We will be leaving Maasin today, driving back to Tacloben and then flying to Manila. This morning we will revisit the dumpsite. The people were embarrassed and afraid yesterday and would not come out of the shanties. I tell Pascal that I really want to get inside one of the shanties and speak with a resident.
We drive up to the dump about 8:00am. There is a large iron gate across the entrance. It is locked with a thick chain. We can see people moving about inside and they recognize Paschal’s truck so they start coming out to greet him. Paschal must be one of their only friends in the world. These people are the outcasts of society. They are like the lepers of the Bible. “Unclean, unclean…do not come near!”
Pascal and JoJo, Pascal’s employee, get out first and start speaking with the people. They gather in front of the vehicle. In a few minutes, Jerry and I get out and start taking pictures. They will not shrink back into their shanties this time. We see babies with their mothers, school age children, teenagers and adults. We walk though the access door in the gate and slowly start making our way toward the shanties. The dump smells even worse today. I get to the first shanty. This is where Melissa, the girl in the hospital and her family live. JoJo is my interpreter today and asks the grandfather if I can come in and see his home. He agrees. I am very respectful. This is a great privilege. Even when you are poor and living in a dump, you will still be embarrassed about having visitors in your home. I notice they take their shoes off at the door.
I tell JoJo to tell the man that, “I am from America and would like to show Americans his home so they send more Manna Pack Rice.” We enter into the darkened shanty. It is approximately 10 feet deep and 16 feet wide and is two stories high and constructed of primarily bamboo and materials from the dump. I notice the floor right away. It is very lumpy and uneven. I realize that the floor is made up of fist-sized stones, with some of it protruding. I wonder why he hadn’t removed all these rocks. It was probably the only material he could find to make a floor into the side of a hill. When it rains at least they are not walking in mud and water. The floor is tricky to walk on and I am careful not to twist an ankle. I use my GoPro camera inside and slowly move it around to capture the scene. The man and his daughter are in the shanty. I turn to JoJo and say “Ask the man, how long has he lived here?” The reply comes, “eight years.” “Ask him if the house was here or if he built it himself?” The man responds with that he built it himself. There are bed sheets separating two other rooms. I ask if I can go into the kitchen. He agrees. The floor is especially uneven here and slopes downward. I stumble on the stones again. The shanty is on stilts in the front, but is built into the hill in the back. The kitchen is cheerful and depressing at the same time. There is a bench and built in table on my right. A small covered pot is sitting on top of a small fire. The walls are covered with posters obviously gotten from the dump.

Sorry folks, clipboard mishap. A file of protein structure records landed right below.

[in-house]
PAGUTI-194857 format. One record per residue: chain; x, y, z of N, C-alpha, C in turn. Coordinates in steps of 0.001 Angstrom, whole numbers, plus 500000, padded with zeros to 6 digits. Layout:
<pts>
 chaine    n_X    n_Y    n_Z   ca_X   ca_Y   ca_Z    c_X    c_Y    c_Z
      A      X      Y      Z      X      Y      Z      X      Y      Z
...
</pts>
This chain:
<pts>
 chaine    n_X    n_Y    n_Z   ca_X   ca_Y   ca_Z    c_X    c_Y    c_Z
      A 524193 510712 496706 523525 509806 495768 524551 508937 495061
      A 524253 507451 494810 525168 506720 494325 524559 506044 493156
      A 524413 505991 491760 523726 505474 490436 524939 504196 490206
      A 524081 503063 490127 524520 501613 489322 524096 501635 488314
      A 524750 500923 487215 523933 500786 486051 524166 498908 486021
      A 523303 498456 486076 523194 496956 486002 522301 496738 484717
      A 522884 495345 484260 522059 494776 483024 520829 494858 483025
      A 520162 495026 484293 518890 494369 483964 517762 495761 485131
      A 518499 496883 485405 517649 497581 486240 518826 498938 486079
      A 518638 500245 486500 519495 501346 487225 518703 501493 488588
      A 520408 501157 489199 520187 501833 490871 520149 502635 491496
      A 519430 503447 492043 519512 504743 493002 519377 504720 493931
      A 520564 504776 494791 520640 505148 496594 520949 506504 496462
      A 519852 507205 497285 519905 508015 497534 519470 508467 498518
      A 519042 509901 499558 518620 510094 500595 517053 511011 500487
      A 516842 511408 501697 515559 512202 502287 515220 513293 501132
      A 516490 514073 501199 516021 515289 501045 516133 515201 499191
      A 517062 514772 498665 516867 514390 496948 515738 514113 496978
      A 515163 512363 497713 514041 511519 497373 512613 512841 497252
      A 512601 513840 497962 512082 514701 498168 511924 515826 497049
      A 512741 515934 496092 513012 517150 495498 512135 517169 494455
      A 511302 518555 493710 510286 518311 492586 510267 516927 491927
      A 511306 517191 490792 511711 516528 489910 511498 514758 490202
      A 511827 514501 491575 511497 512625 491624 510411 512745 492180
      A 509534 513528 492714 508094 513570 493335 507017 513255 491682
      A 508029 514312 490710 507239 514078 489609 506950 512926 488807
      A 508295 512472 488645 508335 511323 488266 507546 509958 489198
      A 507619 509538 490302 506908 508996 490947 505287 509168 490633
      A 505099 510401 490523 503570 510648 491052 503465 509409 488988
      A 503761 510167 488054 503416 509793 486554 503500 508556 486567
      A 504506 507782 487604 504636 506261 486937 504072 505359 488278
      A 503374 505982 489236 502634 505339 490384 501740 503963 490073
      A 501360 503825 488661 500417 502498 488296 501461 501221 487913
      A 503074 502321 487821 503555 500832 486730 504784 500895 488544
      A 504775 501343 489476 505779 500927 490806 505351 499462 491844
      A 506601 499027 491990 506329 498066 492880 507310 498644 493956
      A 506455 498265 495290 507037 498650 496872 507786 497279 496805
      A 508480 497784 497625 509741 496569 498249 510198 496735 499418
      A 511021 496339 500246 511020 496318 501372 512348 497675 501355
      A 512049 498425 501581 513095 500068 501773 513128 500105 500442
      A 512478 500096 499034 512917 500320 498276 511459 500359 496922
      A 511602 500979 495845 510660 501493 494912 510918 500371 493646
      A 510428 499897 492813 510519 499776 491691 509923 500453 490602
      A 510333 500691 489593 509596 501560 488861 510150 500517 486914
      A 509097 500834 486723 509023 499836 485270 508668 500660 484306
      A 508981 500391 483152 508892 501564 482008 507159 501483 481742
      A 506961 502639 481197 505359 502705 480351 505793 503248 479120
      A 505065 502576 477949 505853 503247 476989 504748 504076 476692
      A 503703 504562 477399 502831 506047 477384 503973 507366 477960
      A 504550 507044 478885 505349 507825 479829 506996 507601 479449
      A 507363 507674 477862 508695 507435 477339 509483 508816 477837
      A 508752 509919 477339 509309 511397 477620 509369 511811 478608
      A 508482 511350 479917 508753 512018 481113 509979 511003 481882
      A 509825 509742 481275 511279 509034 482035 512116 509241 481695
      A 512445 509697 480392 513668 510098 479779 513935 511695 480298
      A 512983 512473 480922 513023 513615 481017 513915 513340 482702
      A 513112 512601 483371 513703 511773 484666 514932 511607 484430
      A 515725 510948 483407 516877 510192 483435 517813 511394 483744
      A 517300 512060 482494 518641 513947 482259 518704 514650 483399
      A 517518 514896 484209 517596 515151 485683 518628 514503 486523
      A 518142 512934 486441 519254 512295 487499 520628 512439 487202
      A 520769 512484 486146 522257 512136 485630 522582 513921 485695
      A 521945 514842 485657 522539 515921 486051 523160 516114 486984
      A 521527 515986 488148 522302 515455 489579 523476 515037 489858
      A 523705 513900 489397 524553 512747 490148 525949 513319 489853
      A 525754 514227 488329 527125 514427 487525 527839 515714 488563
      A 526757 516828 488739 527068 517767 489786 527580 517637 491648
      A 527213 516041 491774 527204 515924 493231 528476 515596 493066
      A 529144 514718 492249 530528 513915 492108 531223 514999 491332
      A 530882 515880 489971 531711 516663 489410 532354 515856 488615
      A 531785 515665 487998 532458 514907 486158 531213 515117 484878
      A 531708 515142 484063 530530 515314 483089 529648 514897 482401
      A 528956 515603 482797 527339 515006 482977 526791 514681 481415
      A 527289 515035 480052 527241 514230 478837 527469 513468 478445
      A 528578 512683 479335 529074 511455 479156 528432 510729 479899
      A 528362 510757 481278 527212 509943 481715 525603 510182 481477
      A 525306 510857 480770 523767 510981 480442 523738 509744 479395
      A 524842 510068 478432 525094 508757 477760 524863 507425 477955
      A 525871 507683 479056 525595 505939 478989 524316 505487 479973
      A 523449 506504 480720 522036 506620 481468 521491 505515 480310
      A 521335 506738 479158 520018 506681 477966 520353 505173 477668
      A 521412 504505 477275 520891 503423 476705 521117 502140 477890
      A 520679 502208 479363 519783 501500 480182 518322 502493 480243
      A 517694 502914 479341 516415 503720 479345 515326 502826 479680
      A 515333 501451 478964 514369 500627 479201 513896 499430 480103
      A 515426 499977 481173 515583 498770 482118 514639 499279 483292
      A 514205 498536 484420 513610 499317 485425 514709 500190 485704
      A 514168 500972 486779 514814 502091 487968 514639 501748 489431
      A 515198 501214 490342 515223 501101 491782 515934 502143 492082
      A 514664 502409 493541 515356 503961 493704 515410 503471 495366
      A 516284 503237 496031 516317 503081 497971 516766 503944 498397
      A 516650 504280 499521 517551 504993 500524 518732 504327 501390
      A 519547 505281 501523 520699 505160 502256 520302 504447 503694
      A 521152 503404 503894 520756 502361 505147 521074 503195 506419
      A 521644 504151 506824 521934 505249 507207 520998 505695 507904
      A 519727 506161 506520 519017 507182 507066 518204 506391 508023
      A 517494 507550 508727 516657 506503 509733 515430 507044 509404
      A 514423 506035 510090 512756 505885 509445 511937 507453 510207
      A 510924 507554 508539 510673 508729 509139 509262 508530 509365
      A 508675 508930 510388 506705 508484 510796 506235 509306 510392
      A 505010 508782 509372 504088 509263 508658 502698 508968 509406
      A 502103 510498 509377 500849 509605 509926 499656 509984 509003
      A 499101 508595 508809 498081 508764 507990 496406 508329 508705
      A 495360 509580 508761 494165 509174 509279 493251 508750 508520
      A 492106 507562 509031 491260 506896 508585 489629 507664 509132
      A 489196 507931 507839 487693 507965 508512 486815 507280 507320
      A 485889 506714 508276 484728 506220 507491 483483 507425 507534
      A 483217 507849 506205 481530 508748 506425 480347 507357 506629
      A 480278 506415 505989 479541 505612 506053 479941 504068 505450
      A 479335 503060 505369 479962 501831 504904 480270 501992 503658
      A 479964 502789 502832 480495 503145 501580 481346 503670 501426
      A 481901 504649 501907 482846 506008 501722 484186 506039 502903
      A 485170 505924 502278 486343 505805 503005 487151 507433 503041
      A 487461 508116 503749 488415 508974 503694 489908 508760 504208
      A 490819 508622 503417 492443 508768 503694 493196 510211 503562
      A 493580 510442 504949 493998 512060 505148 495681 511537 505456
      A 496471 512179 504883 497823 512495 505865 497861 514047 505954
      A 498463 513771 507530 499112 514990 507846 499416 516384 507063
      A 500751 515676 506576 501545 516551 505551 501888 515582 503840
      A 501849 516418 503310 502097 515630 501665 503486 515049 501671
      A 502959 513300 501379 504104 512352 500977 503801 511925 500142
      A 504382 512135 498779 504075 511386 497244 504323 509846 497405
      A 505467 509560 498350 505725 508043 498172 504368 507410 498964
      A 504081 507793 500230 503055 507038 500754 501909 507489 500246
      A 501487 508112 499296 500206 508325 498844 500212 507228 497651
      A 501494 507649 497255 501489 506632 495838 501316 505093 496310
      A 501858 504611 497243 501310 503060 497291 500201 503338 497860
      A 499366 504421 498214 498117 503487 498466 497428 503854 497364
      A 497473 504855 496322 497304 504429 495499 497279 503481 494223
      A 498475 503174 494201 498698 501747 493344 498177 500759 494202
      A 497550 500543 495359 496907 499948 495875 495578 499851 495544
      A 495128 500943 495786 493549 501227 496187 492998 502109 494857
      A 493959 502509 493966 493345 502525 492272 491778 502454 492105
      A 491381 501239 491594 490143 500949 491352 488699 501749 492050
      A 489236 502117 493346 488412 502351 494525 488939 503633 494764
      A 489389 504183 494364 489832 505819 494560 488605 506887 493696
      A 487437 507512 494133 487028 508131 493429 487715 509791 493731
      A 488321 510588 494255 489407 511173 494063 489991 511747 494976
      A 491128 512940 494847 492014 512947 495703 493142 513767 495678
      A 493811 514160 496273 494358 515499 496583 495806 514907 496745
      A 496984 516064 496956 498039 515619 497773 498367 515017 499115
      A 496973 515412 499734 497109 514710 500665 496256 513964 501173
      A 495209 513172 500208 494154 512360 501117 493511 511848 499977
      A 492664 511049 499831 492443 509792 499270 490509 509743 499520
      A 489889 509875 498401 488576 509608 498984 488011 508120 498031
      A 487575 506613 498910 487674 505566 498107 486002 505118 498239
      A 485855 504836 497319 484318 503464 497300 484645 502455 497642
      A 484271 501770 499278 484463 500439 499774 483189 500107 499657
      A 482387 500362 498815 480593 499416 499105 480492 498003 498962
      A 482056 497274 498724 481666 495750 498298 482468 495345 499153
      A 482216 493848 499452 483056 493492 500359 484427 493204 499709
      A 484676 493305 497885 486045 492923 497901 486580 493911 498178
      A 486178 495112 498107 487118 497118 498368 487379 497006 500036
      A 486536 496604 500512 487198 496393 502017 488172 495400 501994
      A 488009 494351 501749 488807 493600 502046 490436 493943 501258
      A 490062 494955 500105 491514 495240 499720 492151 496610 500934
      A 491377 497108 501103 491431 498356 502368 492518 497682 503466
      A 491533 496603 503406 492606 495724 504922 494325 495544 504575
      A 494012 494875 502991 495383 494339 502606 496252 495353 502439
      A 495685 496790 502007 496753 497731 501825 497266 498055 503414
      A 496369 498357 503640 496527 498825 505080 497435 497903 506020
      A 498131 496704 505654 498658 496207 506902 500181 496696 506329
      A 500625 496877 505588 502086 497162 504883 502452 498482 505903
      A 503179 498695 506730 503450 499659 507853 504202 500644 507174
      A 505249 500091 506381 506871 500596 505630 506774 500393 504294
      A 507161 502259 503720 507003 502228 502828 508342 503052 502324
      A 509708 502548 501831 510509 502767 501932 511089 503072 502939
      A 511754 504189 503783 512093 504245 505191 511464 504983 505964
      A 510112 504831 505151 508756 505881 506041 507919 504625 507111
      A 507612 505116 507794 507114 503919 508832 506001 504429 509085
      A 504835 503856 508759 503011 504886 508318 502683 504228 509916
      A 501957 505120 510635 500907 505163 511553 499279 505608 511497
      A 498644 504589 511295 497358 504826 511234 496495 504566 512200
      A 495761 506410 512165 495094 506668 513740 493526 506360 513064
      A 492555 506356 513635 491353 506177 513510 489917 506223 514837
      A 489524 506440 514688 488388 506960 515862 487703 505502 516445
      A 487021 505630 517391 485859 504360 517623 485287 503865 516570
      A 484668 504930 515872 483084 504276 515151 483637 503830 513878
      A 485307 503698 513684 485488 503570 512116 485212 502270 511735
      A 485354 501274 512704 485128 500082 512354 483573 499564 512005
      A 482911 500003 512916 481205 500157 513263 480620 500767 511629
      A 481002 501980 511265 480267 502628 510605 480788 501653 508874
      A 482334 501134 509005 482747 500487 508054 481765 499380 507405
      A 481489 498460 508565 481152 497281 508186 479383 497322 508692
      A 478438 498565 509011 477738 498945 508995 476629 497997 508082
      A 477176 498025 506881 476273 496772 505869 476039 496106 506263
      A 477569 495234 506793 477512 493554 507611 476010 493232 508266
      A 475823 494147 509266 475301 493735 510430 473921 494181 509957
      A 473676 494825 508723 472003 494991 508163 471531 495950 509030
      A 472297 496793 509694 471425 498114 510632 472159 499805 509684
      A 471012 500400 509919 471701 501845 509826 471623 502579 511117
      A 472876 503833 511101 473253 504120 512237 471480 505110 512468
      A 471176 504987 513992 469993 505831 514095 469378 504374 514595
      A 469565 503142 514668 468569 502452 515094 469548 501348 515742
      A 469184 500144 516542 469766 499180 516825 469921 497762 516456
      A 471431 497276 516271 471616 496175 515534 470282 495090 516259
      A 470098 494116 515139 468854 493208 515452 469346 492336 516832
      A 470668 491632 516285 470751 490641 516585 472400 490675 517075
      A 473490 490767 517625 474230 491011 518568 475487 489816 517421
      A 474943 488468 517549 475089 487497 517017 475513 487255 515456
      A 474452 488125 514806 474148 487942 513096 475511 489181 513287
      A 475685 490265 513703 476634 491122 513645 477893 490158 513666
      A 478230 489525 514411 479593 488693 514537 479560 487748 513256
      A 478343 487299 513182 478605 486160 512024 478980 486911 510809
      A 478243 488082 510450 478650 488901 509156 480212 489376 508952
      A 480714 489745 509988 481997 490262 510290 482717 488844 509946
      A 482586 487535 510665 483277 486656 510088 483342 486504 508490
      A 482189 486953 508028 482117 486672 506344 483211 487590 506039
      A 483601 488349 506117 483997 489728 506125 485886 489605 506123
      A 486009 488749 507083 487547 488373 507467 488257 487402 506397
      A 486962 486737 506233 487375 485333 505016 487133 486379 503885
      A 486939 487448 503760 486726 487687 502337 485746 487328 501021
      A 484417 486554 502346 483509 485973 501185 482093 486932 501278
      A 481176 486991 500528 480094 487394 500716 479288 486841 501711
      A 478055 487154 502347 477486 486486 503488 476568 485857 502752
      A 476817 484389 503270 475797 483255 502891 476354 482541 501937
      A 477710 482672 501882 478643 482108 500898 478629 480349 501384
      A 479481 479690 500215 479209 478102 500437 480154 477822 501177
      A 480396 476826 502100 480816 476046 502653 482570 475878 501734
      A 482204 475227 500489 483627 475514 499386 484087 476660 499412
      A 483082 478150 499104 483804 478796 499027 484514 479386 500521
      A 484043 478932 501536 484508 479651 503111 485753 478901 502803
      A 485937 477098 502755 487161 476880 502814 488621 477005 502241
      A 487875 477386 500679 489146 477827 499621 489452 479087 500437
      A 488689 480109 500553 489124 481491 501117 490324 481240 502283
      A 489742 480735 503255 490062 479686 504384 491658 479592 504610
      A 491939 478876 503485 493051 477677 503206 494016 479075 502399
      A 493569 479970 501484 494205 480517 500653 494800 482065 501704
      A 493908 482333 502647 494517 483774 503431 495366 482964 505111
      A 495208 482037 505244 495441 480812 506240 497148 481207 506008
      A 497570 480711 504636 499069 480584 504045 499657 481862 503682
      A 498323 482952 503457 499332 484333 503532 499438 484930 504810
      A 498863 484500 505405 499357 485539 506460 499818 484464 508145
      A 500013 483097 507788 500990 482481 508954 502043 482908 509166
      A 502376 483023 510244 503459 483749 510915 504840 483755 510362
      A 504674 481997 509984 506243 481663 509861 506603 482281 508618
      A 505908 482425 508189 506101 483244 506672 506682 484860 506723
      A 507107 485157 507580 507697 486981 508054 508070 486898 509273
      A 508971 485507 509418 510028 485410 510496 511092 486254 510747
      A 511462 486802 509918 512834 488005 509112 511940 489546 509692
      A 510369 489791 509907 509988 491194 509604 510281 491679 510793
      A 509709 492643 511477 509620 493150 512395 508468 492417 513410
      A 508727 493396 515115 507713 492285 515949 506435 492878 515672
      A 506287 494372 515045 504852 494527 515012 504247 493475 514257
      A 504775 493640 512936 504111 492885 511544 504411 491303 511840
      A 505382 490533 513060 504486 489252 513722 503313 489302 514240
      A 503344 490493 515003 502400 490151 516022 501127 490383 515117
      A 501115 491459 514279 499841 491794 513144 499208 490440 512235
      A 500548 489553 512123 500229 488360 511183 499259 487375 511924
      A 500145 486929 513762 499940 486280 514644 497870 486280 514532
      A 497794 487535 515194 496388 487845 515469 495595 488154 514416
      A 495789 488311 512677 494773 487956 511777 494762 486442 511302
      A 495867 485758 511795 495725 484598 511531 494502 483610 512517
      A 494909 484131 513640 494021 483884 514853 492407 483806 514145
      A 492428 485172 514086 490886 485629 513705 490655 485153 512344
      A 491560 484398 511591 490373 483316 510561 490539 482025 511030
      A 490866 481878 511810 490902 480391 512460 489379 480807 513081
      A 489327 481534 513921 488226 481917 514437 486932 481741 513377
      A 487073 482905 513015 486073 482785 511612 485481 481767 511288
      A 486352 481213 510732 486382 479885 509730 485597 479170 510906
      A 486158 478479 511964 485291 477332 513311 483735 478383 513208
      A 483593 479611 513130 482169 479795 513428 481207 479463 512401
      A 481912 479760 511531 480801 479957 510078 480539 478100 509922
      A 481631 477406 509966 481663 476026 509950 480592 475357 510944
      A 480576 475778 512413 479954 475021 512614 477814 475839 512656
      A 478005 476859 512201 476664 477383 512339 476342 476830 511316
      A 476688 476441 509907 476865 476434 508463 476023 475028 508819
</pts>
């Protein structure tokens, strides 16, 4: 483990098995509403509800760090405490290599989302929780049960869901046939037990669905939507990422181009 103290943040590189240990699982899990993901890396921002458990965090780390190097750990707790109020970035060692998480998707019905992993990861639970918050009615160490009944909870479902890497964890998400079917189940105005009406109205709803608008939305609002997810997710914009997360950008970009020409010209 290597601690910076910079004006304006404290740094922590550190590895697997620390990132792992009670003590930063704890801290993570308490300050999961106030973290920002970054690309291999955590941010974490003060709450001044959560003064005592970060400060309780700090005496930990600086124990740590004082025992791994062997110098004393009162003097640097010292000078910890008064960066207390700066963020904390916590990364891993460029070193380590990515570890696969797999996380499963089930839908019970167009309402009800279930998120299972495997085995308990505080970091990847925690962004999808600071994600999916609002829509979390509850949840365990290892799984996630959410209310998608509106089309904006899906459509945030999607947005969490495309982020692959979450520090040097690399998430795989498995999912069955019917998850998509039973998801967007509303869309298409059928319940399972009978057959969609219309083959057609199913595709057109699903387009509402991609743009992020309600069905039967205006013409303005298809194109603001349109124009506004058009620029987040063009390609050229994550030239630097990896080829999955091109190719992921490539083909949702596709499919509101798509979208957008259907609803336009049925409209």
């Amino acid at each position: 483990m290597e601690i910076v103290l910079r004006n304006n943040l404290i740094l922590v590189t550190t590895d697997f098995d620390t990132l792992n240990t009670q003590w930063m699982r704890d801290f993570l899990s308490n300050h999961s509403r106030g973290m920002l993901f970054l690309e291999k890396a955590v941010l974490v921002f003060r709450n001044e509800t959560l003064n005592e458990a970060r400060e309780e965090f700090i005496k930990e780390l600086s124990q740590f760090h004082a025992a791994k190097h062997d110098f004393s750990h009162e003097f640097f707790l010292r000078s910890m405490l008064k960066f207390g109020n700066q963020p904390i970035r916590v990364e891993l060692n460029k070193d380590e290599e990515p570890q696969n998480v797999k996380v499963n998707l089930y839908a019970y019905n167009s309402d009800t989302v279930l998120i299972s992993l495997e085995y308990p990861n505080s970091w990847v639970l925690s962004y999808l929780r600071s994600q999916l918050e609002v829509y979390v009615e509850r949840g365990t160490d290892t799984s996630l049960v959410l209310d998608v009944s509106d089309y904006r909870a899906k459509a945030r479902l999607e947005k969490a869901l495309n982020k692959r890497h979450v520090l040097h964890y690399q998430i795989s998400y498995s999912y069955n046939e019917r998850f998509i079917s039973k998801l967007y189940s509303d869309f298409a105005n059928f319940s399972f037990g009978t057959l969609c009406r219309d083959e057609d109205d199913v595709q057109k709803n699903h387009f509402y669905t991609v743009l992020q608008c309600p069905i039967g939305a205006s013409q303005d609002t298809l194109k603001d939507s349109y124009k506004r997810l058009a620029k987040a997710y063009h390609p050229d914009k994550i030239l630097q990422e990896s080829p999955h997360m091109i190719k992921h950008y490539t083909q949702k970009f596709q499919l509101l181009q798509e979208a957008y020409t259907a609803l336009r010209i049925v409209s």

When I come back out of the kitchen, some of the children have come into the house from outside. I ask him, “Do you eat food found in the dump?” He says “Sometimes.” I ask how many people live here. The man adds it up on his fingers and says “eight.” I ask to see behind the sheet of the other room. It is the bedroom and about 6’x6’. There are some blankets on the floor and no room for anything else. I ask him how many people sleep in the room. He says “three.” I ask where the others sleep and he says upstairs. I am surprised at the answer and look up and see that there is another chamber above, but no stairs to get there. There is an opening for my GoPro camera to peer inside. The man and his daughter smile and are amused when they see me put my camera through the opening. There is a case of Manna Pack on the chair in the entryway. It was left here yesterday for distribution today. From my estimation it looks as if there are about 15 shanty families here. Pascal says that he is feeding 17 children. In reality he is probably feeding the whole village. Hunger respects no age group.
I am preparing to leave the shanty. Through JoJo, the interpreter I thank the man and tell him this will help Americans send more food. He smiles and nods. I look down at the children with an ache in my heart. They have no clue to the lot in life they have received. I look out the crooked shanty door to the sea of garbage. I morn for these people living on the edge of hell with no escape.